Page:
The judging panel, including RHS Ambassador and founder of non-profit Grow2Know, Tayshan Hayden-Smith, RHS Young Ambassador and former competition winner, George Hassall, previous winner, teacher and founder of charity The Papillon Project, Matt Willer, and horticulturalist and Gardeners’ World presenter Frances Tophill, had the difficult job of picking the winners from fifteen finalists, which had been whittled down from hundreds of entries.
The national competition returned this year after a short hiatus, looking to find the most inspiring school pupils and adults who are making a difference in their school and local area through a love of gardening.
The 2023 winners are:
RHS School Gardening Team of the Year (primary): Sir Alexander Fleming Primary School, Telford, Shropshire
The whole-school gardening approach and enthusiasm from teachers and pupils at Sir Alexander Fleming Primary School impressed the judges. The team have transformed their outdoor space into a diverse, beautiful garden with a no-dig wildlife meadow, tree planting, bog garden, raised beds and wild corners. Their work has grown from a small group to a whole-school initiative and teachers have noticed the boost the garden has brought to children’s wellbeing, self-confidence and resilience.
RHS School Gardening Team of the Year (secondary): Sandhill View Academy, Sunderland, Tyne & Wear
Sandhill View Academy’s eco team of 30 students from years 7-11, guided by teacher, Aidan Hodgson, have created a space where they can grow zero food miles produce and increase biodiversity within the school grounds. The judges were wowed by the range of young people that use the garden, allowing the whole school to benefit, and the high levels of engagement from the children. The garden incorporates a ‘no pressure zone’ where students can be free and just appreciate the space.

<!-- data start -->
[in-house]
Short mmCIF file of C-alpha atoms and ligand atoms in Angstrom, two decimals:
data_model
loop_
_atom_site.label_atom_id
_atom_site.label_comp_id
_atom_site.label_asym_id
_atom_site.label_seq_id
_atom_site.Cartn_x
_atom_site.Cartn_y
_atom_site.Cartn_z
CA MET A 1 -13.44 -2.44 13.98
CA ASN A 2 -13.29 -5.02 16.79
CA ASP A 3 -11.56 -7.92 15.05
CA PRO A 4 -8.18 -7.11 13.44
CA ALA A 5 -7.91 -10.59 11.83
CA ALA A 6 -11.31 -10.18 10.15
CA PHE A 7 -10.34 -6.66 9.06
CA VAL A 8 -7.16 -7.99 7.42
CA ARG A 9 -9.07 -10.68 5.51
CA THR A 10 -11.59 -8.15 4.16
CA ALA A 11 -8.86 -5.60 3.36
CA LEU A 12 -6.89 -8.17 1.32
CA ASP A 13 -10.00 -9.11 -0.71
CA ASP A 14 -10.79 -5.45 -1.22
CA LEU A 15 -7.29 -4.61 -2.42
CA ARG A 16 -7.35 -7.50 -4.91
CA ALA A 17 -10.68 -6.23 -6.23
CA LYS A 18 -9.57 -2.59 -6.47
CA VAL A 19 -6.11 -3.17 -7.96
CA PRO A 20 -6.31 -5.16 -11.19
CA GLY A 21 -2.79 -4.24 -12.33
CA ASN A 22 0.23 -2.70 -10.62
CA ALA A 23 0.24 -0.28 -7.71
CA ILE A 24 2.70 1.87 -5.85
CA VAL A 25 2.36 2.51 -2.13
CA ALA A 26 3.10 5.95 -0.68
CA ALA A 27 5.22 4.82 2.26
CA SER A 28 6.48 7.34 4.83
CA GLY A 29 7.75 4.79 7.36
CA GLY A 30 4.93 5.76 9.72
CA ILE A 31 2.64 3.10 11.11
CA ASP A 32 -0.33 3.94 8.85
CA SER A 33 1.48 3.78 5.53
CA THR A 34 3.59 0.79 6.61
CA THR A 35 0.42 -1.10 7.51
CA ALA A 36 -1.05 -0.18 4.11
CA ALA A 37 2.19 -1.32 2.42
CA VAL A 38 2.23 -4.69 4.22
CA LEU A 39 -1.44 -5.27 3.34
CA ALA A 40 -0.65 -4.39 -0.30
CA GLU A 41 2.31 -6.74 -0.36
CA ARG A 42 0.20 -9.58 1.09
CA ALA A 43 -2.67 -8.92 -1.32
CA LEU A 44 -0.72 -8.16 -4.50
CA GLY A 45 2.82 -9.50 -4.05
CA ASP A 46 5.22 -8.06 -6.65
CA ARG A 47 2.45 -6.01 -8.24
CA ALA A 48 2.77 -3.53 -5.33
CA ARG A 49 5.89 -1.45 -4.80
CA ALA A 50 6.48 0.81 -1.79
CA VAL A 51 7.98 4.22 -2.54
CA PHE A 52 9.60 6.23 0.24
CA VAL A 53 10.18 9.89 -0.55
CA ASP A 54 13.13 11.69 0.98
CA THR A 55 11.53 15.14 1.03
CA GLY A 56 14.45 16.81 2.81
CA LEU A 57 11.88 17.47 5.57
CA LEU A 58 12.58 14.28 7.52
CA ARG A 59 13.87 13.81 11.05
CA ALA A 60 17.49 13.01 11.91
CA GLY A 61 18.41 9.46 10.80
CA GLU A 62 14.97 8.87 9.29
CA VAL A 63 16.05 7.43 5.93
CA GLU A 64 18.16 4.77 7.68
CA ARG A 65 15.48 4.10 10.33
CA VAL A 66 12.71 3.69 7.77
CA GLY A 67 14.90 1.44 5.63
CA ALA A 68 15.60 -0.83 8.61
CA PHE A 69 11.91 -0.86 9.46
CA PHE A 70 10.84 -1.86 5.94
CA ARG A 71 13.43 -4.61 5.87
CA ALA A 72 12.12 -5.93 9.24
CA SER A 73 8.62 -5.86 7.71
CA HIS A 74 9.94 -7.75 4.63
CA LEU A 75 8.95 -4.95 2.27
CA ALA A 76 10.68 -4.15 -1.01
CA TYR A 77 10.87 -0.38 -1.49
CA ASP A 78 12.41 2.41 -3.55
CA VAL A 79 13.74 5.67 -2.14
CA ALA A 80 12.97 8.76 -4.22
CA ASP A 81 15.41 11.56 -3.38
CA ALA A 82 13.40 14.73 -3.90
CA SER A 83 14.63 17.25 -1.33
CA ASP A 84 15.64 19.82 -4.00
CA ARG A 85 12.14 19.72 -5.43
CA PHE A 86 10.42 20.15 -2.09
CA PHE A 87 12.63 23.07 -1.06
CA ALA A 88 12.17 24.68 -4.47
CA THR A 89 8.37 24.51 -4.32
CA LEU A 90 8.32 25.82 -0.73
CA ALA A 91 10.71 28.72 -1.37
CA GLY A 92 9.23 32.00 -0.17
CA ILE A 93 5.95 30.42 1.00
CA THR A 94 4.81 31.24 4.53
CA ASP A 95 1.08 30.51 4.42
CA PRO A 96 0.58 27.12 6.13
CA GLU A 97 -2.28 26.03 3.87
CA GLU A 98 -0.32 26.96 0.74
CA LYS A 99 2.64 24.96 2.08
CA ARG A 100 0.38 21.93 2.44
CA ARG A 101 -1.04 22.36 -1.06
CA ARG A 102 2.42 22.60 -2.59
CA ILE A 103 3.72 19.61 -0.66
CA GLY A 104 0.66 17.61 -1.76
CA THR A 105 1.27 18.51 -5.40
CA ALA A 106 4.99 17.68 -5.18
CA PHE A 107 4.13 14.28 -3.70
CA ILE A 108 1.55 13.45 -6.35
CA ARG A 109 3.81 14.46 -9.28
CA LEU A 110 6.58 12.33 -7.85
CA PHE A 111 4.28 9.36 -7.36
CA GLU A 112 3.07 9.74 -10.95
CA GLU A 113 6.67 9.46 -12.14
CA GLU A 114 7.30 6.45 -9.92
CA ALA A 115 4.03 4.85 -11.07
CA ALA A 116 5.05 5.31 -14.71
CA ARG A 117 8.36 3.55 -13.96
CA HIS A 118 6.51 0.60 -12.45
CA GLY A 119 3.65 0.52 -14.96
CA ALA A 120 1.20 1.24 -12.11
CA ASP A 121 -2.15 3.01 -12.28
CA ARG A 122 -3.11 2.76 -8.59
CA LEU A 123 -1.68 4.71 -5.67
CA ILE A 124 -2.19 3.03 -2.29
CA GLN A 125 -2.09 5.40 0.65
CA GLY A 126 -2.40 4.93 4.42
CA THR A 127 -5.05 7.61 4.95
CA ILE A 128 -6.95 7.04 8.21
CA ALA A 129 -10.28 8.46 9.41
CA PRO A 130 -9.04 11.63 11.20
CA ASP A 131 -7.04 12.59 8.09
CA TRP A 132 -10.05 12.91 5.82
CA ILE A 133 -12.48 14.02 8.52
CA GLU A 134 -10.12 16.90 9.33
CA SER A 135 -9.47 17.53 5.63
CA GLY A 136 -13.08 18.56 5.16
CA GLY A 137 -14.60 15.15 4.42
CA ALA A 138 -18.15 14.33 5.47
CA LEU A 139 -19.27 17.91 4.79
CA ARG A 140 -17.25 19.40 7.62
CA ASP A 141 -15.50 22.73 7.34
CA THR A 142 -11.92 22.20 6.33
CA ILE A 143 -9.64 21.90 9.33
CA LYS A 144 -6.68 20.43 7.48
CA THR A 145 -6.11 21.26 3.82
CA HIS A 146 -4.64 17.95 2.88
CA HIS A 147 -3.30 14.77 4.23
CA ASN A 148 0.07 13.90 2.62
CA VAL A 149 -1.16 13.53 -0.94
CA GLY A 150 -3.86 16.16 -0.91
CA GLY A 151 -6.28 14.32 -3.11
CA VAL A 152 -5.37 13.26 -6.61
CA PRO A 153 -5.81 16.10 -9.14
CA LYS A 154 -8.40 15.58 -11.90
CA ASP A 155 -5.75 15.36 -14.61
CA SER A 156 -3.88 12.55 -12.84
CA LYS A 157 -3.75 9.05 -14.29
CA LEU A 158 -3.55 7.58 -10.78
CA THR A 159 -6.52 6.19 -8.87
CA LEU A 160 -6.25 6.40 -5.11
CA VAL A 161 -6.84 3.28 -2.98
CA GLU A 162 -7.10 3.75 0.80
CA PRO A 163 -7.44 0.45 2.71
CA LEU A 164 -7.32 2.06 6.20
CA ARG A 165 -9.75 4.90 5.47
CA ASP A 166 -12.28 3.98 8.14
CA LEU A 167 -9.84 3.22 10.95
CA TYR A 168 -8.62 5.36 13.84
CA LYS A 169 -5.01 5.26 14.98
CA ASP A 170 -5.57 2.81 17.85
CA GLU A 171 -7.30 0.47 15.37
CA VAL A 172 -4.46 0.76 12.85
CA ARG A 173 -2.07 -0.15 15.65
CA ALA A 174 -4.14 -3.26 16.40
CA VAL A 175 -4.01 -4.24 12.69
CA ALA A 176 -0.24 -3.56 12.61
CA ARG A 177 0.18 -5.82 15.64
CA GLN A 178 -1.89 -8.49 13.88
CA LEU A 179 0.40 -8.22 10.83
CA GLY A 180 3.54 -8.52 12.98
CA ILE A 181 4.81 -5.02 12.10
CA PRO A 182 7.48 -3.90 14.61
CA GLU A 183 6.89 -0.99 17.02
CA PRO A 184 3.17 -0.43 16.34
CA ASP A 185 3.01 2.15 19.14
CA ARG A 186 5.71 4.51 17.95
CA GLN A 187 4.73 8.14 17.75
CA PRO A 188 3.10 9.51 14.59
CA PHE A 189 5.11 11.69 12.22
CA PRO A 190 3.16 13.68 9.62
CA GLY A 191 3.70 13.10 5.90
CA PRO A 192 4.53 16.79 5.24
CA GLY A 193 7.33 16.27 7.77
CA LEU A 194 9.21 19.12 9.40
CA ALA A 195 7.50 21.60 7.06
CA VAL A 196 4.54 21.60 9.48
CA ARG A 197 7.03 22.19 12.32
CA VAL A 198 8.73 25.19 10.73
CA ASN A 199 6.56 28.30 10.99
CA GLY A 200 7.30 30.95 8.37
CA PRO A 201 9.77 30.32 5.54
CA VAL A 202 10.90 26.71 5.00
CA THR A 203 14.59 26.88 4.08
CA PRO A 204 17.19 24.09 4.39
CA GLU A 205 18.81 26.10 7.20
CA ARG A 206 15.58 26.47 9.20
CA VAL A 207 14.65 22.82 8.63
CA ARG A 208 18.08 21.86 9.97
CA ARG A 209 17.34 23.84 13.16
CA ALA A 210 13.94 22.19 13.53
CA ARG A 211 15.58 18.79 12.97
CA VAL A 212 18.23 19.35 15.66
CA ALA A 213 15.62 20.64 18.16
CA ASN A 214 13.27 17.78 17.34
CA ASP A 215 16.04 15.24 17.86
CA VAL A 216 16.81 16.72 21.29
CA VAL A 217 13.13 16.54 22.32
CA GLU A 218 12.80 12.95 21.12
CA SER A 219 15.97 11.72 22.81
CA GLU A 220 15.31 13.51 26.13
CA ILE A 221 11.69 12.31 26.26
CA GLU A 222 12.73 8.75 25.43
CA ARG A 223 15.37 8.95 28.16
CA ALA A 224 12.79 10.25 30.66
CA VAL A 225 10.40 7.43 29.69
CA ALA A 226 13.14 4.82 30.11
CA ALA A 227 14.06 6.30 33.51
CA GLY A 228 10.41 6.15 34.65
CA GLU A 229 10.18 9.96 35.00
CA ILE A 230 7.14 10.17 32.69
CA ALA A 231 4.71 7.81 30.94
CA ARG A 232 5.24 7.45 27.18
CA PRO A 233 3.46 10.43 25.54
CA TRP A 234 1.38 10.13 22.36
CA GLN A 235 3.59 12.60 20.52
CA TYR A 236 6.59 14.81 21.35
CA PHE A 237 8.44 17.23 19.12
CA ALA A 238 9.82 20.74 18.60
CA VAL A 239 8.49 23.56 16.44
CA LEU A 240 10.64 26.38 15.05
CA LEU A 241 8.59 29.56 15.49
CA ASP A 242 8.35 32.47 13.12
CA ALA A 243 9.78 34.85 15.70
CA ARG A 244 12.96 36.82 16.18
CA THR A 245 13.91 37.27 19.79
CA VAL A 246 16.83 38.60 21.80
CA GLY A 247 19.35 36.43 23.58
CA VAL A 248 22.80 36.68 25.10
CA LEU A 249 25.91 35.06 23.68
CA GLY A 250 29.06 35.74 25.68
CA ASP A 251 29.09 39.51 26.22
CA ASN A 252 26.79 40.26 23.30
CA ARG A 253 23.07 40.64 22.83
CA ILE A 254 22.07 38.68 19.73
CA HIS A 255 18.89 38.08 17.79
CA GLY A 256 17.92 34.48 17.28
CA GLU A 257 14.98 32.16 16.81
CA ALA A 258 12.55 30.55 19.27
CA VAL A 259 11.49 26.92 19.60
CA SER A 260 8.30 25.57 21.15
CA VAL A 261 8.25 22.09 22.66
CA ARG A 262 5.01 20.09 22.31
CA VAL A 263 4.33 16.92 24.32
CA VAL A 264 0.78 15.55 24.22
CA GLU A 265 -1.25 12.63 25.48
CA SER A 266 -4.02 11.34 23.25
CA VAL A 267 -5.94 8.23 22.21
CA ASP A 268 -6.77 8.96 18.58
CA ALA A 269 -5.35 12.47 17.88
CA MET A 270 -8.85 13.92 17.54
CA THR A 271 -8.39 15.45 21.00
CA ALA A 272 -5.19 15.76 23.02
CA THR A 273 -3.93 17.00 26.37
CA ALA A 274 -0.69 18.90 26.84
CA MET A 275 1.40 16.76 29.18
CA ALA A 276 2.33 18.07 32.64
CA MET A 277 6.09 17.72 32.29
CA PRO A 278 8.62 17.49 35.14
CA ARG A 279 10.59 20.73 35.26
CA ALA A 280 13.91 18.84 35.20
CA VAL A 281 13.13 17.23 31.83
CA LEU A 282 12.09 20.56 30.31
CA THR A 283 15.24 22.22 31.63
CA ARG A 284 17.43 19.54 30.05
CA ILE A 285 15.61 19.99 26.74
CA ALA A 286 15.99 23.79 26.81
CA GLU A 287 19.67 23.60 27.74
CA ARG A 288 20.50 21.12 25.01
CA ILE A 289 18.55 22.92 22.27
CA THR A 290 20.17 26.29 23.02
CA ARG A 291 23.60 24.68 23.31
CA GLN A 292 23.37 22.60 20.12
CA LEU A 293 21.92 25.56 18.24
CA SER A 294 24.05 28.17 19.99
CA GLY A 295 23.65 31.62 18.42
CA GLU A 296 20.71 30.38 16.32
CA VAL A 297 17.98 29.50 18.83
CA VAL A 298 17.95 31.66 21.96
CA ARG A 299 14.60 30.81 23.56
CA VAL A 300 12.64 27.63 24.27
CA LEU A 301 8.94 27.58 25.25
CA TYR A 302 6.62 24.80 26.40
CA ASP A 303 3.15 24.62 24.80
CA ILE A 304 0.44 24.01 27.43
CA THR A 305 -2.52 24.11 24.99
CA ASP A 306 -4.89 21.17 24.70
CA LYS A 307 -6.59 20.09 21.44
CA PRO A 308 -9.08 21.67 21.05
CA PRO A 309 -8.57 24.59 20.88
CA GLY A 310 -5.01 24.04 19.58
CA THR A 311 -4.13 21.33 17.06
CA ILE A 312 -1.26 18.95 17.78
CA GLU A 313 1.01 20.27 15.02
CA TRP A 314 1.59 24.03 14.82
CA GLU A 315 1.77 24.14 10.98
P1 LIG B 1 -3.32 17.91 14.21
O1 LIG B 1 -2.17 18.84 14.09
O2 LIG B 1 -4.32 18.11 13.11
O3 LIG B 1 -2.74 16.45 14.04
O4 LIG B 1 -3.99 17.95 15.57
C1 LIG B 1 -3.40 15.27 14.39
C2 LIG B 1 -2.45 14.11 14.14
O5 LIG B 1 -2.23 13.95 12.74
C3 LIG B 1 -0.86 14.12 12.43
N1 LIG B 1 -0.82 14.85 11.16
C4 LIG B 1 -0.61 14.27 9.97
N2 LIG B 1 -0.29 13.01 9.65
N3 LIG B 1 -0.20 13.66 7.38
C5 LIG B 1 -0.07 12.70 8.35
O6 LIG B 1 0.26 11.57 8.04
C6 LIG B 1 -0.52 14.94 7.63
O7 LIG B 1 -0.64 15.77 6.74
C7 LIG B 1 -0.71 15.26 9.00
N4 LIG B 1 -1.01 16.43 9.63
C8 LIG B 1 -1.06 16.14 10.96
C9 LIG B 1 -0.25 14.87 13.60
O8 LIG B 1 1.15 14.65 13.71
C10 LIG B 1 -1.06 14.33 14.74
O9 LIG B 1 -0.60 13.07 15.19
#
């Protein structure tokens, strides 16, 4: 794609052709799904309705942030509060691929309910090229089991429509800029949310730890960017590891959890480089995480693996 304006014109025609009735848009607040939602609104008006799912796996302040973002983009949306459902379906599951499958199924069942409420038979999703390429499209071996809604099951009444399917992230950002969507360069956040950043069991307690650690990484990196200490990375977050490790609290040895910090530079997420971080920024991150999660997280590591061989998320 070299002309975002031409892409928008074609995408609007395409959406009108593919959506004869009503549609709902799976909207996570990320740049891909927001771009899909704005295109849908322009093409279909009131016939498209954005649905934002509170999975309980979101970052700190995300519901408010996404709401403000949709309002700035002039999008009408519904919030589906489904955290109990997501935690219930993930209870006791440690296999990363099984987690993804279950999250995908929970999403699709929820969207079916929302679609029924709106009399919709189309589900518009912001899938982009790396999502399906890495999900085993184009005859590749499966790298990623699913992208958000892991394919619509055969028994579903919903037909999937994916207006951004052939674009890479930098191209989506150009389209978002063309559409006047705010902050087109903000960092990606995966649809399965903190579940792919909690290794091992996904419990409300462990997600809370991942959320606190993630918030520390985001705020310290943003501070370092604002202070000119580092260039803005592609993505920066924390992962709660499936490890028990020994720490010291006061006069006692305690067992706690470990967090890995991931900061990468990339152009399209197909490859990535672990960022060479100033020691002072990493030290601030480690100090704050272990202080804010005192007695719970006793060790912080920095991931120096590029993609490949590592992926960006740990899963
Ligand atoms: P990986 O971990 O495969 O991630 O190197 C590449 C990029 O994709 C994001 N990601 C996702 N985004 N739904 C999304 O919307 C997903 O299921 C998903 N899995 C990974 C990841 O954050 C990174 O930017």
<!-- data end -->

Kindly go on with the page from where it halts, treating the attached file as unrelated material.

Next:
RHS School Gardening Champion of the Year: Felicity Sturge, Guildford High School, Surrey
Felicity Sturge, a Maths and Politics teacher at Guildford High School, has transformed an unloved patch of land into a thriving school garden filled with flowers, fruit and vegetables for students to enjoy in just two years. Judges were keen to recognise Felicity’s efforts to share the garden with children beyond her school. She welcomes children from 13 local primary schools to come and experience outdoor learning, providing a huge benefit for the wider community.
The winners will receive a Hartley Botanic patio glasshouse for their schools, as well as £500 in National Garden Gift Vouchers. The prizes will be presented in a visit from Frances Tophill.
Alana Cama, Schools and Groups Programme Manager, said:
“This year’s finalists and winners are so impressive and uplifting. We were bowled over by the teams of children and young people across the UK who are learning new life skills, encouraging biodiversity and sustainability and experiencing the benefits of giving gardening a go – whether that be making new friends or feeling happier in themselves. This competition celebrates these achievements and those of the adults who, on a daily basis, champion more and more children and young people to pick up tools, garden, grow and care for plants.”
The RHS School Gardeners of the Year competition forms part of the RHS Campaign for School Gardening which provides free resources and advice to 29,000 schools and groups across the UK: www.rhs.org.uk/schoolgardening
Further details on this year’s winners and finalists can be found at: www.rhs.org.uk/schoolgardening/nationalwinners